The Fascinating Archeological Site of Merheleva Ridge
Believed to have built around 4000 BCE, and therefore corresponding to the early Yamna or Dnieper-Donets culture of Ukraine, Merheleva Ridge was discovered in 2004 by a group of school children from Alchevsk while on an archeology camp with their history teacher. Although the teacher, Vladimir Paramonov, had been taking students to the hilly area near Perevalsk, in the Luhansk oblast, since 1995, this was a new discovery and it created quite a stir of excitement in the archeology community.
Upon further excavation the site of Merheleva Ridge was declared to be an early Bronze age – also known as Eneolithic or Chalcolithic age – complex of temples, sacrificial altars and burial grounds. The complex consists mainly of four large stone burial mounds located on a hill, with the hillside having been sculpted into steps leading to the complex. These types of burial mounds are also referred to by the Turkic term kurgan in Central Asian and Eastern European archeology. Human remains, ashes and ceramics have been uncovered at Merheleva Ridge and experts believe that it is very likely that the kurgans were the final resting place of sacrificial victims, rather than the burial grounds of a community.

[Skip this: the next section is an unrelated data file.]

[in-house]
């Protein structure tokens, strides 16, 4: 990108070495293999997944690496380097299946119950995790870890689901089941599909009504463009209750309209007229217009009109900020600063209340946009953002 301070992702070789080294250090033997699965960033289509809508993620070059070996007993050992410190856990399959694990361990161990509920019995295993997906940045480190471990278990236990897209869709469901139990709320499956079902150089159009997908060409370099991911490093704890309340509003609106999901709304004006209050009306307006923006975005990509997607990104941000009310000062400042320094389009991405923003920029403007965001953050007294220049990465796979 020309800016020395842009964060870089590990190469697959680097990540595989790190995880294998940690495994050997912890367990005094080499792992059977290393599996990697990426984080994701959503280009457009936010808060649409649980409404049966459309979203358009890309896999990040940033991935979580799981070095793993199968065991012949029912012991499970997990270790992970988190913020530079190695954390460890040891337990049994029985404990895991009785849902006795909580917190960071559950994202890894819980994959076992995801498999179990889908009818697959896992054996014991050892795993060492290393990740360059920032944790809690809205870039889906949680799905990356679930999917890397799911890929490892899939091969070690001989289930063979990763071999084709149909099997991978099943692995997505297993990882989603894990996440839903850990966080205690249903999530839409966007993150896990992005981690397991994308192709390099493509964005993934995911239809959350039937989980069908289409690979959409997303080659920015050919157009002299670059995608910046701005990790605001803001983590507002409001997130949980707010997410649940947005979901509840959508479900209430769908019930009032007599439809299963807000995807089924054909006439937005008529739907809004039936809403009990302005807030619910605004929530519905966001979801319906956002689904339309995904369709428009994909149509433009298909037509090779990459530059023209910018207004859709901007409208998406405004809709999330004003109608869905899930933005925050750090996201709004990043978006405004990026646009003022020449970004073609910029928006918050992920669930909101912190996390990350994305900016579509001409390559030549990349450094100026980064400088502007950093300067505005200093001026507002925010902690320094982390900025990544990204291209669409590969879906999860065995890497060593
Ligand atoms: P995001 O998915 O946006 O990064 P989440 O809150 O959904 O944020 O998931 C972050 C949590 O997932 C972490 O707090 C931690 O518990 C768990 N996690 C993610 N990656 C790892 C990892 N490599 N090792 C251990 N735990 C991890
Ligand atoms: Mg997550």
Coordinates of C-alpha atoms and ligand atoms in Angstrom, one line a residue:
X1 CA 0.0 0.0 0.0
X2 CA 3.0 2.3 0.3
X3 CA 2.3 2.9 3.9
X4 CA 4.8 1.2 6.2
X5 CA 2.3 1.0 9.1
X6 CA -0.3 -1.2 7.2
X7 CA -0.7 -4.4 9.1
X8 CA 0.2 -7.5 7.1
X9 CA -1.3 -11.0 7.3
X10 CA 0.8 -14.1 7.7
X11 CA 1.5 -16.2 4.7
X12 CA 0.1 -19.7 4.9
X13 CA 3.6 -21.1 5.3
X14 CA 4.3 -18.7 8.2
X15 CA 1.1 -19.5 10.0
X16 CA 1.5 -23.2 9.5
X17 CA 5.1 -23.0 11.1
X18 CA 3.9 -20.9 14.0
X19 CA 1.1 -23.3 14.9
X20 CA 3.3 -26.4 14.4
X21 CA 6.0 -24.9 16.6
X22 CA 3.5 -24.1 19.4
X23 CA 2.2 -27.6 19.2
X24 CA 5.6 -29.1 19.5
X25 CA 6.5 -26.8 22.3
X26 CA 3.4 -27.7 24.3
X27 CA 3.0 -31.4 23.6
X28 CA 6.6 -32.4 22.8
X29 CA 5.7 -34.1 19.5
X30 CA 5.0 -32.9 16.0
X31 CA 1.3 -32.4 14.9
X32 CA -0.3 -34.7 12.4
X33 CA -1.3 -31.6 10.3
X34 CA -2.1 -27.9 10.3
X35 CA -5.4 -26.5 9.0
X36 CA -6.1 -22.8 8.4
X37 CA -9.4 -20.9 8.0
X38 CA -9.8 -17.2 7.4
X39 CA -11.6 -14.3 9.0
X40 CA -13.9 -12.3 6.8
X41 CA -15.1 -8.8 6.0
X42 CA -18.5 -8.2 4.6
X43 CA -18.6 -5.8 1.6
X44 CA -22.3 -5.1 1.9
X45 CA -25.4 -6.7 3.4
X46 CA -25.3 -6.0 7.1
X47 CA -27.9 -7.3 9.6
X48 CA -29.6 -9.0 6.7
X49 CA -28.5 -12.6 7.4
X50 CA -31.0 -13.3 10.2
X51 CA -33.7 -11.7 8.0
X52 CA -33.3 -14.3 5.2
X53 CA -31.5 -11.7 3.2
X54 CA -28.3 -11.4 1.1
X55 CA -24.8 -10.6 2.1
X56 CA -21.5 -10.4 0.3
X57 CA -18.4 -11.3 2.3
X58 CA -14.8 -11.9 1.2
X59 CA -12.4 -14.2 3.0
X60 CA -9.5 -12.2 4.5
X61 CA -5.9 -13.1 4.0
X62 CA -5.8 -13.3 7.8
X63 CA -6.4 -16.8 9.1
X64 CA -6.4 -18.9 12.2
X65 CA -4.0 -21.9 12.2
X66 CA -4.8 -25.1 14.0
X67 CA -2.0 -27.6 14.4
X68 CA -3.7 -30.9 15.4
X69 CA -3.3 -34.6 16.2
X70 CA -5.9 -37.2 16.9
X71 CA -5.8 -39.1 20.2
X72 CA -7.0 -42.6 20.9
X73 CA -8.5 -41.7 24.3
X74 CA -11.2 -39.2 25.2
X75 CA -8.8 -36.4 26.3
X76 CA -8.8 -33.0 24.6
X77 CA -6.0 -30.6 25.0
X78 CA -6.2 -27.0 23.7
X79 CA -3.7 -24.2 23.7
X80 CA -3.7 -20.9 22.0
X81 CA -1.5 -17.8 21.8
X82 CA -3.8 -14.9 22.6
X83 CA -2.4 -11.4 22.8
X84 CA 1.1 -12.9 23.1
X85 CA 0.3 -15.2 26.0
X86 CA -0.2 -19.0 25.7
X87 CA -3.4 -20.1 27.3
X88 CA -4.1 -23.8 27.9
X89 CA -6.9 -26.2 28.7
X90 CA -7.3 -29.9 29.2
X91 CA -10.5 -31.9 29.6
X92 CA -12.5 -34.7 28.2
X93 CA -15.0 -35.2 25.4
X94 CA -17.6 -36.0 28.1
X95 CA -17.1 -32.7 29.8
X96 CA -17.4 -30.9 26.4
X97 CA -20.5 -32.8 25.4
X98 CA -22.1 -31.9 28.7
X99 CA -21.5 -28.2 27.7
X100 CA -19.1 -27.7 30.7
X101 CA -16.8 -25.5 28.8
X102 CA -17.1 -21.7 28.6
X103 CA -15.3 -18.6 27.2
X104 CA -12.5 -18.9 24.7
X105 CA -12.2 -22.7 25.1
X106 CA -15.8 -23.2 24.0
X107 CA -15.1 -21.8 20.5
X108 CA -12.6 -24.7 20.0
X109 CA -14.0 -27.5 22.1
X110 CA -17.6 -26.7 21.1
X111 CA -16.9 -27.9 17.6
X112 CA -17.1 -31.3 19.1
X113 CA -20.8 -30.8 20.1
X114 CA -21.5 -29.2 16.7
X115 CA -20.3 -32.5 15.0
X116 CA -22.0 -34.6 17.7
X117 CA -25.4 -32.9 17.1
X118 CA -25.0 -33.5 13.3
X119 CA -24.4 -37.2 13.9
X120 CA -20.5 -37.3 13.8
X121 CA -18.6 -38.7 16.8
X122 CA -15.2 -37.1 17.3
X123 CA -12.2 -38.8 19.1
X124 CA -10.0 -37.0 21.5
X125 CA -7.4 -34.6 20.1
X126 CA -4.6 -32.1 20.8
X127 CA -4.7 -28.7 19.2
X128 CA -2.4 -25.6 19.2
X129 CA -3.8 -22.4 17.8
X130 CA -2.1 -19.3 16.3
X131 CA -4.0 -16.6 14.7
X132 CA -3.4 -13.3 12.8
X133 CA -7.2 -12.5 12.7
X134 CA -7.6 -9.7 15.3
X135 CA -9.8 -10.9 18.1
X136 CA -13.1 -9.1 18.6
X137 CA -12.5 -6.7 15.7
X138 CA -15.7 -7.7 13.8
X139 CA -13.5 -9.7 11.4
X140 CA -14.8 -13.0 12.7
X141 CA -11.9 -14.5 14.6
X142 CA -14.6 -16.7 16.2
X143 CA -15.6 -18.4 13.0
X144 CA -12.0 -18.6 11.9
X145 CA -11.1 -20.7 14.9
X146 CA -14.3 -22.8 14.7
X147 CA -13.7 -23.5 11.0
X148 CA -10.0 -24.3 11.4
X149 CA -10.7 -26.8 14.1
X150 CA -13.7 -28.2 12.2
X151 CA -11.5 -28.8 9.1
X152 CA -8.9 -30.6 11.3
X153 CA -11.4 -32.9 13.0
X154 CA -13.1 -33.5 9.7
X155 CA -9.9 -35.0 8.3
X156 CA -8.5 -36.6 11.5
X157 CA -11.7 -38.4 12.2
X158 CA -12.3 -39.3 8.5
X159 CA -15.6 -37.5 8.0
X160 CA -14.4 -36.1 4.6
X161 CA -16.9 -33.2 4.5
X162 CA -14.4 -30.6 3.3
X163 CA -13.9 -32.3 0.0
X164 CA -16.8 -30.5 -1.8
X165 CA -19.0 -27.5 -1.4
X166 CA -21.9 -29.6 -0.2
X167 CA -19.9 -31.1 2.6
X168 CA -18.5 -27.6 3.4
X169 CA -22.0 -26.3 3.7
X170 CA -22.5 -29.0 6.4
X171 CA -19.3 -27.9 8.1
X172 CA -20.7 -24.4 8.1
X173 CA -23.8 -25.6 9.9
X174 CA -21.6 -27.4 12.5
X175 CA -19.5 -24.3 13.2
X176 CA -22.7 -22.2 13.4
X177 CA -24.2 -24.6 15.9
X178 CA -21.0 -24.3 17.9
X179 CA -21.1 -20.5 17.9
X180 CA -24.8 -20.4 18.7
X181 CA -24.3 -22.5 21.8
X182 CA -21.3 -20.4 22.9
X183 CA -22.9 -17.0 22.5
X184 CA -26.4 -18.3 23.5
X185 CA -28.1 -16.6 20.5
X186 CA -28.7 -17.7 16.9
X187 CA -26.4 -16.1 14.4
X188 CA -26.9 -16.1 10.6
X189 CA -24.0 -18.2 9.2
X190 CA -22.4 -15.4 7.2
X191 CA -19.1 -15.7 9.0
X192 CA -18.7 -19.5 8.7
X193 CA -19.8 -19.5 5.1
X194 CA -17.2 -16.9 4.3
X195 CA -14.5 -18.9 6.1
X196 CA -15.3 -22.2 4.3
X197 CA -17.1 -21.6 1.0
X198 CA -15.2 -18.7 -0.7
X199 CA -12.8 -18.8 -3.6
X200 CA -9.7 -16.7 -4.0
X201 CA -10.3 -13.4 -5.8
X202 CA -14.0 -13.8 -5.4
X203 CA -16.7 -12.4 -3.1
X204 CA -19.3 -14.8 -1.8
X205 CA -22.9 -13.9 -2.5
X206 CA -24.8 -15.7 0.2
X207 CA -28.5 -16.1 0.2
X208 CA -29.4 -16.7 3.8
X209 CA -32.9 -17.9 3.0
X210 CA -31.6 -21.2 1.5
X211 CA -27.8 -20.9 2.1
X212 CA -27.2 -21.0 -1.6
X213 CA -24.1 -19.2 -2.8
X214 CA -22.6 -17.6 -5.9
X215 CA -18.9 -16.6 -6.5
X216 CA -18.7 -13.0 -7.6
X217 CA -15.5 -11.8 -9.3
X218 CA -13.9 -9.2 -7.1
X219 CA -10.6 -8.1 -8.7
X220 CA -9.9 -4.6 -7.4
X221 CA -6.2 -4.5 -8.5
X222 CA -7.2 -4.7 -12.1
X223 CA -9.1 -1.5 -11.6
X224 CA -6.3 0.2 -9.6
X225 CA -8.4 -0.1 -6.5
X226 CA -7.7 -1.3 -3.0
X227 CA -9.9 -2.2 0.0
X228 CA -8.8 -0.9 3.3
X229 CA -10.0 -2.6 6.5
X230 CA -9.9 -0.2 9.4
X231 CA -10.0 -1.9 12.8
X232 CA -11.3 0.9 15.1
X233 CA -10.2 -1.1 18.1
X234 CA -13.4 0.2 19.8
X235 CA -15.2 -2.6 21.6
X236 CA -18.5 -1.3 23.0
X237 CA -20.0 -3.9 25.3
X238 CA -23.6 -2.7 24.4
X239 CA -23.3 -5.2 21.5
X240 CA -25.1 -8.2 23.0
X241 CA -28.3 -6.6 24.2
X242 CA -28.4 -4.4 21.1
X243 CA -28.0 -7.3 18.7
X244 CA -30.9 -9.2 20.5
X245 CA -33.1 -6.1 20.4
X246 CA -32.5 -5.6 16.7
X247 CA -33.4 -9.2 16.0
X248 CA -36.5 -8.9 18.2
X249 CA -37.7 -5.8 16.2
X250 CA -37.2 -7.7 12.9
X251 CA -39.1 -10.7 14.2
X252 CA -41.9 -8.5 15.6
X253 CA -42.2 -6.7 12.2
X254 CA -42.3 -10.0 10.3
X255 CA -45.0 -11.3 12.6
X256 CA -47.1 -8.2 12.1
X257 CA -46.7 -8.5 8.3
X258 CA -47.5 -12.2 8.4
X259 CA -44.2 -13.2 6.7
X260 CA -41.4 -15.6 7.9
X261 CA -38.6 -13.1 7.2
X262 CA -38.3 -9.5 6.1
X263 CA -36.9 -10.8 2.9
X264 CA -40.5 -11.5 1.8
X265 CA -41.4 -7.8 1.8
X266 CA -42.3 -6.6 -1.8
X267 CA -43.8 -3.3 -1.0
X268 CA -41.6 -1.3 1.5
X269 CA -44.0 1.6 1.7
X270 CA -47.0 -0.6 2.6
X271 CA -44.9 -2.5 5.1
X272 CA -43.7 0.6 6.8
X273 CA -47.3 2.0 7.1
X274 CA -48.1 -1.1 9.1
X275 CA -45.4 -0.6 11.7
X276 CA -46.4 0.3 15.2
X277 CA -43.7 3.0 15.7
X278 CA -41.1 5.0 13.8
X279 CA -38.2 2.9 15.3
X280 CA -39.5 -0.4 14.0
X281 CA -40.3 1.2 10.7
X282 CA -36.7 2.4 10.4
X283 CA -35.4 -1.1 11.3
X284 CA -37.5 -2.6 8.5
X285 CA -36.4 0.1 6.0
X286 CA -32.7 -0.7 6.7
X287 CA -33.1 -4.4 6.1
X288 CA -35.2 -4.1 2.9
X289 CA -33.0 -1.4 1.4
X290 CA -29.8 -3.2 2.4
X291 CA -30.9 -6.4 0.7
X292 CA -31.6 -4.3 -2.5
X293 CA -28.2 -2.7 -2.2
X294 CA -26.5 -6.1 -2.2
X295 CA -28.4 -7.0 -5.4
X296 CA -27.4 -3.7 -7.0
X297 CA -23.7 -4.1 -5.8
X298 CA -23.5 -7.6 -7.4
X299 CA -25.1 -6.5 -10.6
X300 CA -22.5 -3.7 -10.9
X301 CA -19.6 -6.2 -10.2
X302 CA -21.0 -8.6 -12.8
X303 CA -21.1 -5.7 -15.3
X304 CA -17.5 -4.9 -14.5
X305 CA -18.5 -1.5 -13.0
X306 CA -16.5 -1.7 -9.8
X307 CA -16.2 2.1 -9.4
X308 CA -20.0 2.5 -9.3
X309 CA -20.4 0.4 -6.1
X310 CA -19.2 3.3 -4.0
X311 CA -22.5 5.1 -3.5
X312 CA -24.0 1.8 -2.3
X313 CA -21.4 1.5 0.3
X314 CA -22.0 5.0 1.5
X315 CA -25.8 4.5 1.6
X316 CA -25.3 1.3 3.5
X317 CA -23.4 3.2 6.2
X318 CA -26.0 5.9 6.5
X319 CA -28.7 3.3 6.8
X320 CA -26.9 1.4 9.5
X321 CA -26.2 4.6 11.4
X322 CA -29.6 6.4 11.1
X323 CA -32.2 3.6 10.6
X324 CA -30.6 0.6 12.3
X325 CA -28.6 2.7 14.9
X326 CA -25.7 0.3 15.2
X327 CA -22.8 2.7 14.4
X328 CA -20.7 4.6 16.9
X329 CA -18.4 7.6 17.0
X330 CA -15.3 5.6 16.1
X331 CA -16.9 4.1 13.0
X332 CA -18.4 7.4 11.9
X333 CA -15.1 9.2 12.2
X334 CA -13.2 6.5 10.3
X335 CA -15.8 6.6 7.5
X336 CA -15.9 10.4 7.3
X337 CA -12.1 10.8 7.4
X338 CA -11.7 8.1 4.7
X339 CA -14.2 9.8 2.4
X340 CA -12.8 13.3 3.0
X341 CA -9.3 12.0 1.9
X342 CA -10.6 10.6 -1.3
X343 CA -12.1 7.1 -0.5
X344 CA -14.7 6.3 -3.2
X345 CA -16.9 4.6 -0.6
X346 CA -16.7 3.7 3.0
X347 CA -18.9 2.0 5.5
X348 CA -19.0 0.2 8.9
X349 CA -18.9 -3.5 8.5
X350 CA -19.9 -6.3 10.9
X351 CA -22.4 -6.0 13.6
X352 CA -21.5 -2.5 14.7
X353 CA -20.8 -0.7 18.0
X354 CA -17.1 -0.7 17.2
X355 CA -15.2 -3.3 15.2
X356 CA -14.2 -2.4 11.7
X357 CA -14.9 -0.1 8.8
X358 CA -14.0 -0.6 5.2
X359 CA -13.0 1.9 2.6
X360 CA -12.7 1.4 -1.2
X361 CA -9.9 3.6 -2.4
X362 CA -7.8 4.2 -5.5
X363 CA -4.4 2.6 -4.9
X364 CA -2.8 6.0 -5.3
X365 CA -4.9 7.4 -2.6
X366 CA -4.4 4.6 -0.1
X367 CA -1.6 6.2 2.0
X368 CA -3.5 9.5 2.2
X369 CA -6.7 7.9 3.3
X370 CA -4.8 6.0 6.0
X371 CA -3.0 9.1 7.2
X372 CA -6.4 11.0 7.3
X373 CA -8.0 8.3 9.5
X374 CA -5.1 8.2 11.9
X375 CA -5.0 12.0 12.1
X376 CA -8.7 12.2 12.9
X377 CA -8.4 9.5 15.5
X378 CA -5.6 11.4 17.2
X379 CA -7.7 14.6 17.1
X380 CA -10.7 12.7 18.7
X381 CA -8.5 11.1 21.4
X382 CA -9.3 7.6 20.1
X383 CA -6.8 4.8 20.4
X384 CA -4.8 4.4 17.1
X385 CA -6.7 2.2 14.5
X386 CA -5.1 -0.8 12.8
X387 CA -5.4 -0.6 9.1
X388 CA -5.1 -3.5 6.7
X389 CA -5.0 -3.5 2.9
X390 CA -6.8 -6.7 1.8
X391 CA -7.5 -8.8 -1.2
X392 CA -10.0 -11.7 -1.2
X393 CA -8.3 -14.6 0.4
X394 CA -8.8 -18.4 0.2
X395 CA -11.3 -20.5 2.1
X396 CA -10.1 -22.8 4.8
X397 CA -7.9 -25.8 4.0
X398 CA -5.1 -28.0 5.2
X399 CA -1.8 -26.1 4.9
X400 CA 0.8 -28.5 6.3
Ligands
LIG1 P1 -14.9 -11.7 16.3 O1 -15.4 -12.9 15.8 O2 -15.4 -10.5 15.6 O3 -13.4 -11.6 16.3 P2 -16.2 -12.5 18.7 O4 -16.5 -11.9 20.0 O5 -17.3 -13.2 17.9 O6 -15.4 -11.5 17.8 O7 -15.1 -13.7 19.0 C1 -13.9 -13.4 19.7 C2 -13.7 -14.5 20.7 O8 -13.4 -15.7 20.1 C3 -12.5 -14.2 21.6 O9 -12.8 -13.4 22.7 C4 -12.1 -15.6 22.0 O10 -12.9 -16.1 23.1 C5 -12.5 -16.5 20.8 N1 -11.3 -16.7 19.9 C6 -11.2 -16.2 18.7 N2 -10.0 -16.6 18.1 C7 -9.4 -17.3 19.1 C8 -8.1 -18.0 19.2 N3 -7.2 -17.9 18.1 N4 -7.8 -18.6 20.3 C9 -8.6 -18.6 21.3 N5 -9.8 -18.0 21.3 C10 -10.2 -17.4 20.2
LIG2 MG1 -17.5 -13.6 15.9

The fourth kurgan to be excavated revealed 13 graves and sacrificial pits. The deepest graves are believed to date back to the Catacomb culture of the Early Bronze Age, with graves of the Scrubna (Timber grave) culture of the Late Bronze Age built on top. Four stone statues were found near the graves, and one of the skulls discovered in the graves has been dated to circa 3000 BCE.
Archeologist, Viktor Klochko, from the Department of Science, Tourism and Protection of Cultural Heritage in the Luhansk regional administration was reported as saying thas, as the first monument of its kind to be found in Eastern Europe, Merheleva Ridge was of international significance. He noted that the archeological site changed the accepted conception of the social structure, as well as the level of development, of the farmers and cattle breeders from whom most European peoples descended.
The discovery of Merheleva Ridge was officially announced in September 2006. As the archeological site is located a mere thirty kilometers southwest of the city of Luhansk, it has become one of the many fascinating attractions to visit in this charming region of Ukraine.